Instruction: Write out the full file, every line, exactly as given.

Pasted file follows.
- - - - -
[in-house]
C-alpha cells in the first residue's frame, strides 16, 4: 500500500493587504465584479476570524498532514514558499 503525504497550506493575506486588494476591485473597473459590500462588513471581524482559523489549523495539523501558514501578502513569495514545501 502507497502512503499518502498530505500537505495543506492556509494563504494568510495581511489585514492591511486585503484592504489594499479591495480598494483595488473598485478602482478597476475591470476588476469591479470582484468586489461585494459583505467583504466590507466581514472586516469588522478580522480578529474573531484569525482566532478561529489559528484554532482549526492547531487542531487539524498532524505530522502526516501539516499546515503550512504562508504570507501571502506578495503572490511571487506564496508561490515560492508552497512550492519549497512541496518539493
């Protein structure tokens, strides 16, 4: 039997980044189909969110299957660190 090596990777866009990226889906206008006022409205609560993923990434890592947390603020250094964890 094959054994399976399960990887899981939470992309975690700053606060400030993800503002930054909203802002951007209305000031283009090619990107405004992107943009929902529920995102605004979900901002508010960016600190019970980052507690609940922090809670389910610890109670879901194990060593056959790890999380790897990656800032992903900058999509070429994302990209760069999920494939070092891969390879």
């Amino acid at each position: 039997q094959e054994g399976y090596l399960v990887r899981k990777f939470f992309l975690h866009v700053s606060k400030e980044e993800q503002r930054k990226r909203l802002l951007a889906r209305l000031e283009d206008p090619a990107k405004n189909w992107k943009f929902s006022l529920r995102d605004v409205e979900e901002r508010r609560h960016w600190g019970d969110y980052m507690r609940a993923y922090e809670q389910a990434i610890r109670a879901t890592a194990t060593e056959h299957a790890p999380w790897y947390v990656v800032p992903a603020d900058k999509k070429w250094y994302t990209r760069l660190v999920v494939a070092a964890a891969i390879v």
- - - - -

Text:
[in-house]
C-alpha cells in the first residue's frame, strides 16, 4: 500500500493587504465584479476570524498532514514558499 503525504497550506493575506486588494476591485473597473459590500462588513471581524482559523489549523495539523501558514501578502513569495514545501 502507497502512503499518502498530505500537505495543506492556509494563504494568510495581511489585514492591511486585503484592504489594499479591495480598494483595488473598485478602482478597476475591470476588476469591479470582484468586489461585494459583505467583504466590507466581514472586516469588522478580522480578529474573531484569525482566532478561529489559528484554532482549526492547531487542531487539524498532524505530522502526516501539516499546515503550512504562508504570507501571502506578495503572490511571487506564496508561490515560492508552497512550492519549497512541496518539493
């Protein structure tokens, strides 16, 4: 039997980044189909969110299957660190 090596990777866009990226889906206008006022409205609560993923990434890592947390603020250094964890 094959054994399976399960990887899981939470992309975690700053606060400030993800503002930054909203802002951007209305000031283009090619990107405004992107943009929902529920995102605004979900901002508010960016600190019970980052507690609940922090809670389910610890109670879901194990060593056959790890999380790897990656800032992903900058999509070429994302990209760069999920494939070092891969390879």
């Amino acid at each position: 039997q094959e054994g399976y090596l399960v990887r899981k990777f939470f992309l975690h866009v700053s606060k400030e980044e993800q503002r930054k990226r909203l802002l951007a889906r209305l000031e283009d206008p090619a990107k405004n189909w992107k943009f929902s006022l529920r995102d605004v409205e979900e901002r508010r609560h960016w600190g019970d969110y980052m507690r609940a993923y922090e809670q389910a990434i610890r109670a879901t890592a194990t060593e056959h299957a790890p999380w790897y947390v990656v800032p992903a603020d900058k999509k070429w250094y994302t990209r760069l660190v999920v494939a070092a964890a891969i390879v």